By serving as a Unit Commissioner, you help new leaders make the right choices and gain experience without sacrificing elements of the program that cause the Scouts to lose the benefits of the Scouting program.  Contact your District Commissioner today if you are interested in becoming a Unit Commissioner, and Thank You to all who have served in the past.

d. What municipalities does Orange Mountains District serve? Our district proudly serves Scouting units in the Northern New Jersey communities of East Orange, Irvington, Livingston, Orange, Maplewood, Millburn, Short Hills, South Orange and West Orange.

e. When are the next district-sponsored events?  This webpage contains a District calendar as well as information about upcoming events.  If you require more specific information, please feel free to consult the Chair of the appropriate committee, the contact person for the event, or the District Chair.

f. How do I get involved in my district?  How do I get involved in a local unit?  Volunteers are essential to all levels of Scouting.  To volunteer in the district, click here and contact the District Chair, or the chair of the committee in which you would like to serve.  To get involved in a local unit, check with your local place of worship or community organization to see if they sponsor a Scouting program, or contact the District for more information about a Scouting unit near you.

g. What is my District doing to ensure Youth Protection?
 The Boy Scouts of America and Orange Mountains District are absolutely committed to ensuring youth protection.  Youth Protection Training is a vital element of the Scouting Leader training process.  In addition, Orange Mountains District maintains a Youth Protection Team headed by a Youth Protection Coordinator.  To learn more about Youth Protection initiatives, go here and contact the District's Youth Protection Coordinator.
2. What is Advancement?  Advancement is the process by which youth members progress from rank to rank in Scouting.  Ranks are simply a means to an end, not an end in themselves.  Everything youths do to advance and earn these ranks, from the day they join Scouting until the day they are no longer of age to advance, should be designed to help them have an exciting and meaningful experience.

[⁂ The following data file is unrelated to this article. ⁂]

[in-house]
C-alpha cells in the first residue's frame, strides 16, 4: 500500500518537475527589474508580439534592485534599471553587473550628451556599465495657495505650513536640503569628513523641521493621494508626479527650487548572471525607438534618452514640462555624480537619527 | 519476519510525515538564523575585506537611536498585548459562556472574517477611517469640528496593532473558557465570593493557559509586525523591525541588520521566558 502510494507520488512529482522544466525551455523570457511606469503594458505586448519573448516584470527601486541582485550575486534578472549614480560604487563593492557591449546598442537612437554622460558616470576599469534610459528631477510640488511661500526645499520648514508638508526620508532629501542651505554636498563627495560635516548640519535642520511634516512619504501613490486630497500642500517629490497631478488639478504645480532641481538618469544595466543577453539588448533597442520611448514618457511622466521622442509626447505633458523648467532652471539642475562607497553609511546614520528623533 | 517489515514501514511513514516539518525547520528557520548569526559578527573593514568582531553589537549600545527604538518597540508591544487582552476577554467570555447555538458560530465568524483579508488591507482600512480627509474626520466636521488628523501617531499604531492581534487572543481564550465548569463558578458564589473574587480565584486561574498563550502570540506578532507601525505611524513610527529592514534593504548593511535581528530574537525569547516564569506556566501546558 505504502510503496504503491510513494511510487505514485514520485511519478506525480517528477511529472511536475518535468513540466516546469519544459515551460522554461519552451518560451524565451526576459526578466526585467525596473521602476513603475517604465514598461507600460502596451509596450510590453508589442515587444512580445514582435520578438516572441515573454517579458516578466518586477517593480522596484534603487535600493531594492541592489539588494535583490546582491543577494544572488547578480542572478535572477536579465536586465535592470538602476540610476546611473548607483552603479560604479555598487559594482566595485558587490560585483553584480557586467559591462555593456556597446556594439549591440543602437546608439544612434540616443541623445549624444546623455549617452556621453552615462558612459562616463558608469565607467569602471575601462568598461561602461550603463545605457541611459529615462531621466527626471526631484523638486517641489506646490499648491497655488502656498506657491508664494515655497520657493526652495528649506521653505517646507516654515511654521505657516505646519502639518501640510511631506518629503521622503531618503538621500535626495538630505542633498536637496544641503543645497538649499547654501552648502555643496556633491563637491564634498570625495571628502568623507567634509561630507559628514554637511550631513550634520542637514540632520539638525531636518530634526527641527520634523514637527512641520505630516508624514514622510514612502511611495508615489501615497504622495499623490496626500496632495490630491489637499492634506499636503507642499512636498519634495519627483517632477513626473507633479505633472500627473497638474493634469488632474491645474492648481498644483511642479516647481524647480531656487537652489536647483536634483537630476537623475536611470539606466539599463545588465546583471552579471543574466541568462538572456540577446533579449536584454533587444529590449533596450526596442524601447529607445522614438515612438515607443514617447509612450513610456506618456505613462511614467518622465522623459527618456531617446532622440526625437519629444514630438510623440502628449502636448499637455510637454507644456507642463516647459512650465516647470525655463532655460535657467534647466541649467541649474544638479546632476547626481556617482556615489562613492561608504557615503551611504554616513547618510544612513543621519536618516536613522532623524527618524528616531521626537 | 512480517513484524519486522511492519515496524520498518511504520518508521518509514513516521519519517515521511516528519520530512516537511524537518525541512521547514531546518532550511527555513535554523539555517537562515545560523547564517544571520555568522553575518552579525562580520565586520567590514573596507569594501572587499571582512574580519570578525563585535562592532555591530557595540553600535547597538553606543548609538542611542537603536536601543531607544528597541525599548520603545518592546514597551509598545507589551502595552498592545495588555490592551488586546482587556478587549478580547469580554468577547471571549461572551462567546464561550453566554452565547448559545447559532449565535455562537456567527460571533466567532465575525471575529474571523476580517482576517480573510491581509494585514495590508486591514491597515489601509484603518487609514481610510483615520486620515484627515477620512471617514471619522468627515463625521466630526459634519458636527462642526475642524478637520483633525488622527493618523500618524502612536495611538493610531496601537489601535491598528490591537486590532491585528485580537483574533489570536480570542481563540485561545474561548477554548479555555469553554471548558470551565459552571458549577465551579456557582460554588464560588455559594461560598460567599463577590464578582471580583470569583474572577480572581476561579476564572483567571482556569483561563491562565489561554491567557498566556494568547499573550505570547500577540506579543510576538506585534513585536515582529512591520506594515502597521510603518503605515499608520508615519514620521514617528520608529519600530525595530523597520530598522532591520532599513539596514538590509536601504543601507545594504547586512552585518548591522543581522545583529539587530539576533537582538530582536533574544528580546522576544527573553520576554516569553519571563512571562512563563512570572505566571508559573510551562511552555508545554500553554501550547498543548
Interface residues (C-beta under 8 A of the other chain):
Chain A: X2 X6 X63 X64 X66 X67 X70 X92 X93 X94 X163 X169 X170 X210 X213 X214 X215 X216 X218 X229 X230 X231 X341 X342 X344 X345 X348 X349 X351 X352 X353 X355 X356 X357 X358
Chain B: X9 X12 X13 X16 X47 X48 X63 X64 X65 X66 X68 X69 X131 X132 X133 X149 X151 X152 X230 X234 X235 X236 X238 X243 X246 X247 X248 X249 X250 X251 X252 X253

Education and fun are important functions of the Scouting movement, and they must be the basis of Scout advancement. A fundamental principle of advancement is that youth members will progress as a result of participation in the unit. In a unit with a good program, youth will advance naturally as a result of unit activities, and by taking advantage of the available advancement opportunities.

There are four parts to advancement:

1. The boy learns in meetings, in activities, and on his own.

2. The boy passes badge requirements in a natural way, as successful completion of each requirement is demonstrated.

3. The boy is reviewed to discover whether the experience he has had is in line with what the requirements set forth. (There is no review in Cub Scouting.)

4. The boy gets the badge and is recognized for his achievement.

a. What requirements are used?  
The Boy Scouts of America provides a full list of requirements for Scouting ranks in such basic publications as the Scout Handbook.  These requirements are generally standard for all youth in the Boy Scouts of America program.

b. Does the District regulate or become involved in the advancement process of a Scout?
Yes.  While most advancement is regulated by volunteers in the unit to which a youth belongs, as well as by trained merit-badge counselors, District members may serve various advancemnt review or aid capacities for a unit, and the District is involved more intimately when a Scout is completing work for his Eagle Scout rank.

3. What is Venturing?  To learn more about Venturing, click here to read the text of the "What is Venturing" Fact Sheet, No. 02-388.  1999 Printing.